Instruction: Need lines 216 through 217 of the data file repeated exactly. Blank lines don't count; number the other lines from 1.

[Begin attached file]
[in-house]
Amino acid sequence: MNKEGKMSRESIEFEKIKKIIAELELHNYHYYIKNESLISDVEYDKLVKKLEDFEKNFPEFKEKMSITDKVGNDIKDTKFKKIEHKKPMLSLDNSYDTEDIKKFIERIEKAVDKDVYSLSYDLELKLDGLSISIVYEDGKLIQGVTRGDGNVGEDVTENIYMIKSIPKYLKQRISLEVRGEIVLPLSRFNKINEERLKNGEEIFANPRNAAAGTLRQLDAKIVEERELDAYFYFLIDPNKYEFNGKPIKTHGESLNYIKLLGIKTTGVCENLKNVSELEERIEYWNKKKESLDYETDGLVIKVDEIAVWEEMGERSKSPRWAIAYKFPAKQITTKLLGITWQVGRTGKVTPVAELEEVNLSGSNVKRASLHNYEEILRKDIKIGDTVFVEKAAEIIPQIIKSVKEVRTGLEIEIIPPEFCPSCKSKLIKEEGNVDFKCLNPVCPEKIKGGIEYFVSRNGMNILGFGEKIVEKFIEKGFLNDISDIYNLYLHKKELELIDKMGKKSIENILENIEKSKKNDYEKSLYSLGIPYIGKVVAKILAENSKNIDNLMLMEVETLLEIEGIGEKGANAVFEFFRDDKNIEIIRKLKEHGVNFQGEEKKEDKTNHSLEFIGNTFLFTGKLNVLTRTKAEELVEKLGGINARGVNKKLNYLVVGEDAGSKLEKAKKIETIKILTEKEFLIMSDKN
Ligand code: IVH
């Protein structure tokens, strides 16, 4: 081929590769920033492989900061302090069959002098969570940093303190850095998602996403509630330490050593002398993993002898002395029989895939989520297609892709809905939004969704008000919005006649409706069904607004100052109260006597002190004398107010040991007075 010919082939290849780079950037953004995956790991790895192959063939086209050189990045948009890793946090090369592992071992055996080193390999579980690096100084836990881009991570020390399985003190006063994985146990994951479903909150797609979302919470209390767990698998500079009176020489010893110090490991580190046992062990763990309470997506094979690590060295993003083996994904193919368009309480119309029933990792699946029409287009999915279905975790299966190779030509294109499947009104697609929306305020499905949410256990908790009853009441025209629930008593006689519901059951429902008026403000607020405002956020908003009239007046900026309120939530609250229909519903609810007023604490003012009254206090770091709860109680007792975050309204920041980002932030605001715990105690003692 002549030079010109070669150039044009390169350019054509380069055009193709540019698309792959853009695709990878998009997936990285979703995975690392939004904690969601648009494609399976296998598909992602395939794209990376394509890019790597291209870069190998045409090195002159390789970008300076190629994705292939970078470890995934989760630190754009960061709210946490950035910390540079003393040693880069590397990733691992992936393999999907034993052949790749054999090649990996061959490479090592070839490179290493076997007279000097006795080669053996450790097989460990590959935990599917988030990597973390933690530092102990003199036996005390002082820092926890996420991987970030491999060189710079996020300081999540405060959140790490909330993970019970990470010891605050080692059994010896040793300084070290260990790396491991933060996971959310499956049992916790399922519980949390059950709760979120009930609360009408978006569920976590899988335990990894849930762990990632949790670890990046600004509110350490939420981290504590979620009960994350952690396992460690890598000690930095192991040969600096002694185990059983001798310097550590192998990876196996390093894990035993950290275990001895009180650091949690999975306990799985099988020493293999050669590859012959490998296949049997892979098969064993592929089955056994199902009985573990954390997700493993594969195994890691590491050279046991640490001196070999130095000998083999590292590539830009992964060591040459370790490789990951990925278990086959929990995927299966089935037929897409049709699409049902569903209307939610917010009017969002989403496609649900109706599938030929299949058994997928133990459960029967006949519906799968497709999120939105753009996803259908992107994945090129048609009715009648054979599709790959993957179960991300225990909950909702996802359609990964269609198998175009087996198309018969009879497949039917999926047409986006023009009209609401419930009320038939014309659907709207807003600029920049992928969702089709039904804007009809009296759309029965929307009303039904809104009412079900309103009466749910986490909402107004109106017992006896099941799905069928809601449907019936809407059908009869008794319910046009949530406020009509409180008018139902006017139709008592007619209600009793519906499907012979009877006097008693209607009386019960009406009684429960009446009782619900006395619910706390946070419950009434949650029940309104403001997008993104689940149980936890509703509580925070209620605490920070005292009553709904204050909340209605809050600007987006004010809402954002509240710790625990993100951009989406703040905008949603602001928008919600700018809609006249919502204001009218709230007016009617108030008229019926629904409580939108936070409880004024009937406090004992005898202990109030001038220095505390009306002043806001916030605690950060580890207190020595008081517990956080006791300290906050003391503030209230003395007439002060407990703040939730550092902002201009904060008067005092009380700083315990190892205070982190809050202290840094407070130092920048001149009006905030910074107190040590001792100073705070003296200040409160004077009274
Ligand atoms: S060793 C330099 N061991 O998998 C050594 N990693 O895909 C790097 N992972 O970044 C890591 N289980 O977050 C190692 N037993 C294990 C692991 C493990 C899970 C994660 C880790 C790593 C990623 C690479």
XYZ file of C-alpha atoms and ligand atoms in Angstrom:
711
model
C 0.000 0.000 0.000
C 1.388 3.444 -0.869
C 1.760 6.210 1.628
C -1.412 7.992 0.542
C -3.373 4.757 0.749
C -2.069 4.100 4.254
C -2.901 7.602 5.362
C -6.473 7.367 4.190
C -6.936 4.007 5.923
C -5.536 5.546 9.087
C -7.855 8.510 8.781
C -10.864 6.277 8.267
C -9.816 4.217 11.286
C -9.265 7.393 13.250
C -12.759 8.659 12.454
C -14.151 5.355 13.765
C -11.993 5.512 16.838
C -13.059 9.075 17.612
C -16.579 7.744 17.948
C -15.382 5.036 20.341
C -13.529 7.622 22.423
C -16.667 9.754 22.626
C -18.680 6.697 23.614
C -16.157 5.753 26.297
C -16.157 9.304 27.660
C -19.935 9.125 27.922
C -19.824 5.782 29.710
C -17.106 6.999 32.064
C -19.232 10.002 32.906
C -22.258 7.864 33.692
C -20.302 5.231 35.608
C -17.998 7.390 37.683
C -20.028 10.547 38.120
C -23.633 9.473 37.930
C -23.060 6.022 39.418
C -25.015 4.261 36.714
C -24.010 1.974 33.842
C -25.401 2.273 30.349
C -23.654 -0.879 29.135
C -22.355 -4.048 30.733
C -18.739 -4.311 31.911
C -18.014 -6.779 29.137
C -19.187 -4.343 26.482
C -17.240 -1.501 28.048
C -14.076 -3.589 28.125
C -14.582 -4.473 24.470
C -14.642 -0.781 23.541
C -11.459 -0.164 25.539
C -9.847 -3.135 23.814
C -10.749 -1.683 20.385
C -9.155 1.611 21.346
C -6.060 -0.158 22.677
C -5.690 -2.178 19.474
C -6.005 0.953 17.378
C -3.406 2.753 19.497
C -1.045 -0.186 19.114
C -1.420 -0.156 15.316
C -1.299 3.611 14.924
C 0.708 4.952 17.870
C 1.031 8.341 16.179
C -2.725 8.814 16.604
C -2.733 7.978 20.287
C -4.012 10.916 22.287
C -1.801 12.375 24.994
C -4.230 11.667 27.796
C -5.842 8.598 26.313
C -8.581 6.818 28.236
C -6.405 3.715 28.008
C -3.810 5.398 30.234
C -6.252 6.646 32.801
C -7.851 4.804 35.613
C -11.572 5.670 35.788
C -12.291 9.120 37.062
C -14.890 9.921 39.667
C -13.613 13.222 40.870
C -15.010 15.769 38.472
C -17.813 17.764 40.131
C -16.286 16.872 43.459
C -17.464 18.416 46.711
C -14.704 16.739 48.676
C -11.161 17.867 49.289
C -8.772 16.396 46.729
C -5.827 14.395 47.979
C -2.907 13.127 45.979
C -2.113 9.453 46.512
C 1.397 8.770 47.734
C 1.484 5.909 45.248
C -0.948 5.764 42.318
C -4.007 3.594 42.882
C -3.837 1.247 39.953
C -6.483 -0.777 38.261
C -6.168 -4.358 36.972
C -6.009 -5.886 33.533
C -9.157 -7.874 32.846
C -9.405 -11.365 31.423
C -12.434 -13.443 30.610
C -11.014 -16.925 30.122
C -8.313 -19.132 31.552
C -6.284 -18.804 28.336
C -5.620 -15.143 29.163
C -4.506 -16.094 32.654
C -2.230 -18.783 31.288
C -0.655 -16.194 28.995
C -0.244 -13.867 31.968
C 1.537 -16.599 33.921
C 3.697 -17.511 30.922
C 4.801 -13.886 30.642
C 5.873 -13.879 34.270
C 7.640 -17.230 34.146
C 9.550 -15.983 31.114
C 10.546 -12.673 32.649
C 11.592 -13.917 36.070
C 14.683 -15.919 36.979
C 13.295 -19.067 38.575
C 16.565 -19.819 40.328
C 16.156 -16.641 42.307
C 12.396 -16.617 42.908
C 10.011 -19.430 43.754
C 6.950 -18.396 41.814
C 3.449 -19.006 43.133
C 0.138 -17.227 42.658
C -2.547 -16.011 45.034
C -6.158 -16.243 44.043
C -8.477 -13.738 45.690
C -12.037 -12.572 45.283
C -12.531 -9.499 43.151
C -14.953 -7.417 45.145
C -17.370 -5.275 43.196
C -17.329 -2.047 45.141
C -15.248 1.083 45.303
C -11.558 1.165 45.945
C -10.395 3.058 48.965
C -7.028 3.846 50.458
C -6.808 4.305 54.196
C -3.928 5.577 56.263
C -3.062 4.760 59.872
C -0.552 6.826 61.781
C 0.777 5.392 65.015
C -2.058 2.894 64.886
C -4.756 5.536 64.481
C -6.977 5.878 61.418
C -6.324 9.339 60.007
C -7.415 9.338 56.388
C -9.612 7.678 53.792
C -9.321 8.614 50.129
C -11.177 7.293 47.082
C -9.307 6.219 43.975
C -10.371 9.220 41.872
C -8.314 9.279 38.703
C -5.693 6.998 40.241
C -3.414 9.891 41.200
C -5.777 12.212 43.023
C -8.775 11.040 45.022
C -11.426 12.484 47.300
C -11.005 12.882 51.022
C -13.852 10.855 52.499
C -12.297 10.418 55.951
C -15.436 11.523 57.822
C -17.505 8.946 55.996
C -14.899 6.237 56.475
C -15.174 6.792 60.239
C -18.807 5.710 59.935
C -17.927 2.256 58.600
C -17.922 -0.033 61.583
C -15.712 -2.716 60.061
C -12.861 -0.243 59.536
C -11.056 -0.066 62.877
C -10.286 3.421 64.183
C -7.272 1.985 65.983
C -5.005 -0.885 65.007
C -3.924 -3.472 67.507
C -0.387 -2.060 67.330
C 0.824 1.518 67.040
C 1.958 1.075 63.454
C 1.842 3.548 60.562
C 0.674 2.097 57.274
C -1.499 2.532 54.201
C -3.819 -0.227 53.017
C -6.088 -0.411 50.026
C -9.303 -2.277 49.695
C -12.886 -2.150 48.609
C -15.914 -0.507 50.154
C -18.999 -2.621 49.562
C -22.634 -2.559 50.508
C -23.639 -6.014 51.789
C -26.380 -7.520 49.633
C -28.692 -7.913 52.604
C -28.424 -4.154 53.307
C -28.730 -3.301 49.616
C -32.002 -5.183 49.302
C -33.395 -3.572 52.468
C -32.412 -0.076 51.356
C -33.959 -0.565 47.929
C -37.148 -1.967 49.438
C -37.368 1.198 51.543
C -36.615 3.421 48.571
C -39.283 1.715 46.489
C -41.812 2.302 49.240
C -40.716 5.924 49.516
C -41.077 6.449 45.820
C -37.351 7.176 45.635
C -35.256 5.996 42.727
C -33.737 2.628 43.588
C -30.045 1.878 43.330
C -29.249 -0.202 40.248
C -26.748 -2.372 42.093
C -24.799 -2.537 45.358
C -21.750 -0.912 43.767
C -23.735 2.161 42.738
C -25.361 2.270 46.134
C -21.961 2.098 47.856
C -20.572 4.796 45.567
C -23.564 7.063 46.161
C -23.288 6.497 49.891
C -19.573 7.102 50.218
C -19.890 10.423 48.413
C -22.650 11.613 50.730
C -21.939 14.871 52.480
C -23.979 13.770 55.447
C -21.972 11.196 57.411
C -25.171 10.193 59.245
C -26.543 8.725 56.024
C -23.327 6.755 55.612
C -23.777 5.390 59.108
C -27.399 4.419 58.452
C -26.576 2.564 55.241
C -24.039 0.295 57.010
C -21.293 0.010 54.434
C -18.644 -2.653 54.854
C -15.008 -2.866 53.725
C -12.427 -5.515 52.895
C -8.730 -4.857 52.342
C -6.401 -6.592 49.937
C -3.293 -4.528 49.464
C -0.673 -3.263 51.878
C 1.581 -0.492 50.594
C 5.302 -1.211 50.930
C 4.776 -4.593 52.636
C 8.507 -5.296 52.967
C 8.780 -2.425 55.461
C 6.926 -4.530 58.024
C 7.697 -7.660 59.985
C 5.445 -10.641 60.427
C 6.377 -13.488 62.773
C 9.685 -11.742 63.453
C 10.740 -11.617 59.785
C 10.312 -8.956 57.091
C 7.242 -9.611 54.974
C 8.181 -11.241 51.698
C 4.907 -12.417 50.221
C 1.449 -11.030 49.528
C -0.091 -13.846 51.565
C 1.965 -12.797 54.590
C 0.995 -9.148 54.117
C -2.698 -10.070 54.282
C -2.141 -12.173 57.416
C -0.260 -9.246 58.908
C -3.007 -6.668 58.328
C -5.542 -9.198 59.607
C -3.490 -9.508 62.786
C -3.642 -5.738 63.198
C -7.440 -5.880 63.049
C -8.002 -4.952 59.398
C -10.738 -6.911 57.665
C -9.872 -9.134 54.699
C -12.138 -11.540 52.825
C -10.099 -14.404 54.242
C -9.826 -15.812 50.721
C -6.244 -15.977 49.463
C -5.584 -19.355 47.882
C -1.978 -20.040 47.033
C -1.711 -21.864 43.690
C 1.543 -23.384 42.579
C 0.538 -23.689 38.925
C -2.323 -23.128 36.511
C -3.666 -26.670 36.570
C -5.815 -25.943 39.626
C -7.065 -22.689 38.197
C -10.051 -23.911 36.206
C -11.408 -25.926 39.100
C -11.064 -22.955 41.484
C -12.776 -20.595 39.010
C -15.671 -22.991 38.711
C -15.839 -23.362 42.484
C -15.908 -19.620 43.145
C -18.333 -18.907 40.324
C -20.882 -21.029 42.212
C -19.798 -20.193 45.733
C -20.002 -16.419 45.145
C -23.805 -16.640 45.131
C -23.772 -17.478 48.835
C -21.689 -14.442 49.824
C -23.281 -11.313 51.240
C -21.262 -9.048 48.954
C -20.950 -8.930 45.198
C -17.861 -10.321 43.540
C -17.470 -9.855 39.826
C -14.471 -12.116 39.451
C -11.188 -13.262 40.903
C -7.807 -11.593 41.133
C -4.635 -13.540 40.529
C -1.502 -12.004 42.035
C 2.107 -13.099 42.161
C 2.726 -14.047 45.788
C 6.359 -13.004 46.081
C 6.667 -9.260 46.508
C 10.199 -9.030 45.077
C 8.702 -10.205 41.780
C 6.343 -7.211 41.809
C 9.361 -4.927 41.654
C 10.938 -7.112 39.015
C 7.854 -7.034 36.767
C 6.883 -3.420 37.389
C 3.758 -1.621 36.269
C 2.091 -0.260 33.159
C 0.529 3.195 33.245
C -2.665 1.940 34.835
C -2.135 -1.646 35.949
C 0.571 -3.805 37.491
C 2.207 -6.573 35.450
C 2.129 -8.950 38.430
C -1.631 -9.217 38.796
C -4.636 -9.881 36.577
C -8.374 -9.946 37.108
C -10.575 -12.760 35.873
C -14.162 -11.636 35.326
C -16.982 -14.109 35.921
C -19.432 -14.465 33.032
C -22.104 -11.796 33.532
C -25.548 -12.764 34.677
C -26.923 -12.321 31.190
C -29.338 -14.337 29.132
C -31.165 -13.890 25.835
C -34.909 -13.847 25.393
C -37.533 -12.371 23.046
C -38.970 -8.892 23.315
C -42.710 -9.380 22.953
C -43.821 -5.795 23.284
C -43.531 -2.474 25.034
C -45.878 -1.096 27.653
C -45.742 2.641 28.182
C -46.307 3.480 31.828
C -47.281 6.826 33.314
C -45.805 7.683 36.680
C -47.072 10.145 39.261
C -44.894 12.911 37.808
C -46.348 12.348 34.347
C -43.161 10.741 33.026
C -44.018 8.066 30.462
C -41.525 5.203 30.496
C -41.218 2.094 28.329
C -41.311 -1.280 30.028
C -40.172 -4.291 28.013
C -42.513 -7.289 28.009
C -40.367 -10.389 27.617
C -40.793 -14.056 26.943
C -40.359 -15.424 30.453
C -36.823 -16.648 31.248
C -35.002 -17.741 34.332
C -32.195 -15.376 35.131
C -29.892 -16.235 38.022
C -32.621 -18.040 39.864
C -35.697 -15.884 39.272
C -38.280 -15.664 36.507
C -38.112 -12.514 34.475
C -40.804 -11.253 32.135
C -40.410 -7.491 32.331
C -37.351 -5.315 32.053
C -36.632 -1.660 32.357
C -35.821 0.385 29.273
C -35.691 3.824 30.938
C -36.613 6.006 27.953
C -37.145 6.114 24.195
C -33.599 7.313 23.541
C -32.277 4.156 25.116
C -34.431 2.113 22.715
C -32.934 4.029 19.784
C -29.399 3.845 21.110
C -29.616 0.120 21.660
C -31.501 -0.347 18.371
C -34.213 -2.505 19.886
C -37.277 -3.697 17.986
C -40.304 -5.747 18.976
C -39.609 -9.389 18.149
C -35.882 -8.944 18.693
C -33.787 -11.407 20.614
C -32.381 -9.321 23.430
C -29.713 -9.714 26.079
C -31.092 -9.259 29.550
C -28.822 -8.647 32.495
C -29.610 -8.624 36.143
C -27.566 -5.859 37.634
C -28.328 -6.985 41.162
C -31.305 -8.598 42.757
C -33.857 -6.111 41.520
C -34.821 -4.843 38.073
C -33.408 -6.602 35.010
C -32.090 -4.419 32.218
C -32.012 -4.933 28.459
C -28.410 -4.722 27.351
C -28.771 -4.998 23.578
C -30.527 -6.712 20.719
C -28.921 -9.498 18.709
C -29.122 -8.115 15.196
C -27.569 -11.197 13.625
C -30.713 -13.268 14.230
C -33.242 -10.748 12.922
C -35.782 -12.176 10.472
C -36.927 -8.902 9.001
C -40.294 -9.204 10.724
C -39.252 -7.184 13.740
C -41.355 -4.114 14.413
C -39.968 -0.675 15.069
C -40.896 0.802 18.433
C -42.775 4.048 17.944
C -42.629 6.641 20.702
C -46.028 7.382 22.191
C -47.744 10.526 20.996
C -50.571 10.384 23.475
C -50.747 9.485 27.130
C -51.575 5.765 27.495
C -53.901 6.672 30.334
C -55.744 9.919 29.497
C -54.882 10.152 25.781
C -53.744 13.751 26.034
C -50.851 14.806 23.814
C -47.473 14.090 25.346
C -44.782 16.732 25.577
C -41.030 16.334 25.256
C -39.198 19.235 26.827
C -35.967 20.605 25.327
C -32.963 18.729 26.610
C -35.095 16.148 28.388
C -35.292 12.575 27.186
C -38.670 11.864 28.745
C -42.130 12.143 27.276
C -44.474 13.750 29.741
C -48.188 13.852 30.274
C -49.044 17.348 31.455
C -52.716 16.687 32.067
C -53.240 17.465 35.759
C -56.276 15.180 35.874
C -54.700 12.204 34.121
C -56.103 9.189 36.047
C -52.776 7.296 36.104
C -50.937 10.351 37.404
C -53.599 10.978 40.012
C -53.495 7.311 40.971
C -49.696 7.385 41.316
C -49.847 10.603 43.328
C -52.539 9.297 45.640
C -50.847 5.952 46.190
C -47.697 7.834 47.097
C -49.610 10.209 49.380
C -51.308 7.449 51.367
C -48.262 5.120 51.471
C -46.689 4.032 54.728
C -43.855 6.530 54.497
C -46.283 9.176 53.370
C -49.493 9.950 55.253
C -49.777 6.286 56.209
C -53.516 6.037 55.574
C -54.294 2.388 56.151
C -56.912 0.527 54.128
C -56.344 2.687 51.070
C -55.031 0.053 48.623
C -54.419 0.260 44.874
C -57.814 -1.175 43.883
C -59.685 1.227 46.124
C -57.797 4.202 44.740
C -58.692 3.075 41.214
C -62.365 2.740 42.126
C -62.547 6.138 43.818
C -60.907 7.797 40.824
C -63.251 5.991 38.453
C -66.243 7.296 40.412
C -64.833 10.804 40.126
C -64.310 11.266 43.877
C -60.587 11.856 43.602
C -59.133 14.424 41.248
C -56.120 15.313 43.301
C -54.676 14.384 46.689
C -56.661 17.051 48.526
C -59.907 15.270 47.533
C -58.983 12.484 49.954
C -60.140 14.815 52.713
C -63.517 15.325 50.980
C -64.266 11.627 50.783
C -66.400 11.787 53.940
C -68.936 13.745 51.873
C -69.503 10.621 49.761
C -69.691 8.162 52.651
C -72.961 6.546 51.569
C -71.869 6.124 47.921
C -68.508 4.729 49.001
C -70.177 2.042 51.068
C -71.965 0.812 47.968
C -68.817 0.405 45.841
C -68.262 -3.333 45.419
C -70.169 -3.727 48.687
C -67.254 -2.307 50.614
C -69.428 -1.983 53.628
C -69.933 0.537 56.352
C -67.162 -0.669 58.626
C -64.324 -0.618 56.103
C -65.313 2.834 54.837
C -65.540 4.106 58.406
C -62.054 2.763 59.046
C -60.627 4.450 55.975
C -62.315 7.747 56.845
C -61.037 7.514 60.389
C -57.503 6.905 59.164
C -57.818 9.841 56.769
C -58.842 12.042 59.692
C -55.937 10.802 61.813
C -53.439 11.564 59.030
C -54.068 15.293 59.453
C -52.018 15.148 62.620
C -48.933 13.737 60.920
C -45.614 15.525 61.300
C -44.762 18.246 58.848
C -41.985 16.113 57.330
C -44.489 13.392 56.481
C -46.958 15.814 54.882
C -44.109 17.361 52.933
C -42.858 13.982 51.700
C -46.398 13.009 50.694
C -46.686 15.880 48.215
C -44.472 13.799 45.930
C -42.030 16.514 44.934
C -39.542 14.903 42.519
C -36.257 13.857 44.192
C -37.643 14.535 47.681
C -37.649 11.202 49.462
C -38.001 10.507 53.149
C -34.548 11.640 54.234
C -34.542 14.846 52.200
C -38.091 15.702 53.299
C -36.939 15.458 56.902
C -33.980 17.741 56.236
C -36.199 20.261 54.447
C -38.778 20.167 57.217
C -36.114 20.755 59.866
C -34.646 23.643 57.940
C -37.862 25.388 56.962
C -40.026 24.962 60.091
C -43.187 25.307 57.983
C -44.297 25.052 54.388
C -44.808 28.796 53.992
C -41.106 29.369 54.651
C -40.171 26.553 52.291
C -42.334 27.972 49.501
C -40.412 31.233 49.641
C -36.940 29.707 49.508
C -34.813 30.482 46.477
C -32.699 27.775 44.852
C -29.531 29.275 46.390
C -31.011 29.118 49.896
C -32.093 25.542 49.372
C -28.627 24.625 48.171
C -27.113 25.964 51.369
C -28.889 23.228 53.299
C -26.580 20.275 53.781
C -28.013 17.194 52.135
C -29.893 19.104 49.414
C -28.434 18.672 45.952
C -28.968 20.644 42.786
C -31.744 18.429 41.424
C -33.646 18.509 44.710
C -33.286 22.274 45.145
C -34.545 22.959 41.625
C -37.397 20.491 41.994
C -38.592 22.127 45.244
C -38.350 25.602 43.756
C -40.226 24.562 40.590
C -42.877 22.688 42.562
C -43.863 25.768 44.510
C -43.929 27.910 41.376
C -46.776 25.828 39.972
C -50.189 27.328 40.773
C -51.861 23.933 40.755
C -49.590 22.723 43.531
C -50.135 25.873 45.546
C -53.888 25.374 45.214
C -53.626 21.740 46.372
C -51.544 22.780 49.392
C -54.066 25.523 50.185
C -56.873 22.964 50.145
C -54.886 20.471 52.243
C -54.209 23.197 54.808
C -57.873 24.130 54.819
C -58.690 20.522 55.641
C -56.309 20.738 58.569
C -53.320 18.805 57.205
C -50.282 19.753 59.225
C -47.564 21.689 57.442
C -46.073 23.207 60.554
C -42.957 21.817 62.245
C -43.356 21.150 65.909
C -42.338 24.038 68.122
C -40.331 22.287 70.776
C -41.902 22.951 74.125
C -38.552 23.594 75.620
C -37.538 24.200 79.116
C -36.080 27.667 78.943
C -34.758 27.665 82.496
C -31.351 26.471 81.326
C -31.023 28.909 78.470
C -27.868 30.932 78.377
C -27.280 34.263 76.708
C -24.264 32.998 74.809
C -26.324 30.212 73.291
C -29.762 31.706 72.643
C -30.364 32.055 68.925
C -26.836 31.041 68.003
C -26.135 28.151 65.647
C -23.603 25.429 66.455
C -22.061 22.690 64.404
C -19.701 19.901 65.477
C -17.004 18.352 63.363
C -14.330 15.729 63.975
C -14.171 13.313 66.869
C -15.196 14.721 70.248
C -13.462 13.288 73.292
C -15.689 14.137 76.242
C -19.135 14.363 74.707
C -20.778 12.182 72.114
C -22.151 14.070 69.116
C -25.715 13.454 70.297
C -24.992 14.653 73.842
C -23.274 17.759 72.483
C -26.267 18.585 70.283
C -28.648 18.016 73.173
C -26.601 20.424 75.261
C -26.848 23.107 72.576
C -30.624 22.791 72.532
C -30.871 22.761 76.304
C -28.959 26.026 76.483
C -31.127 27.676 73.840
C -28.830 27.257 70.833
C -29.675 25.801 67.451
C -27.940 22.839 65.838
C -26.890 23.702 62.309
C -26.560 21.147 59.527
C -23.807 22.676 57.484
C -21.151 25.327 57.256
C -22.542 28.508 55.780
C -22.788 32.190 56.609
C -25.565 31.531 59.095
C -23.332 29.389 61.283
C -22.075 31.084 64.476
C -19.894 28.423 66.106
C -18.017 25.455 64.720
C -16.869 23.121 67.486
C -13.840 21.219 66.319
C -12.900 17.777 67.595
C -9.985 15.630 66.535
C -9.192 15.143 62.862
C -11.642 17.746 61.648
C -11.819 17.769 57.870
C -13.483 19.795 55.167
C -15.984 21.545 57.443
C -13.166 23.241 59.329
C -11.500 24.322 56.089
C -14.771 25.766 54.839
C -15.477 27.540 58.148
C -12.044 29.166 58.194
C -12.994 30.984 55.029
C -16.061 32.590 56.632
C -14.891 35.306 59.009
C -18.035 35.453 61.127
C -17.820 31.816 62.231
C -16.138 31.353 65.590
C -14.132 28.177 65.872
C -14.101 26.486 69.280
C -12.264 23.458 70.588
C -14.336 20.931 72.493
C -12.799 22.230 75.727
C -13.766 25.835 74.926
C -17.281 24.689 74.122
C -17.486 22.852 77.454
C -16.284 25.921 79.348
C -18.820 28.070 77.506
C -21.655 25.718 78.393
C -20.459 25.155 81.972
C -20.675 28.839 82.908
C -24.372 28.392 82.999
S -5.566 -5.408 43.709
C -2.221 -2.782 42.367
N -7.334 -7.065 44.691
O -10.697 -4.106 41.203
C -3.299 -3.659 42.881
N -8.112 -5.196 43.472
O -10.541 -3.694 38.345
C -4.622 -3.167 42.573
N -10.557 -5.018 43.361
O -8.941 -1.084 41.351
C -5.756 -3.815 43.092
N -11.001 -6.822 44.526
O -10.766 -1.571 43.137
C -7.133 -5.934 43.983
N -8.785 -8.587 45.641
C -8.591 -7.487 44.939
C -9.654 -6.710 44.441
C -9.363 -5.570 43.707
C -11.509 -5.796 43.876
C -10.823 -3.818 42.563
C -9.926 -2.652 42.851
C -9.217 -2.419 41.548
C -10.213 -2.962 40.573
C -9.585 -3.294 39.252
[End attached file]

C -21.750 -0.912 43.767
C -23.735 2.161 42.738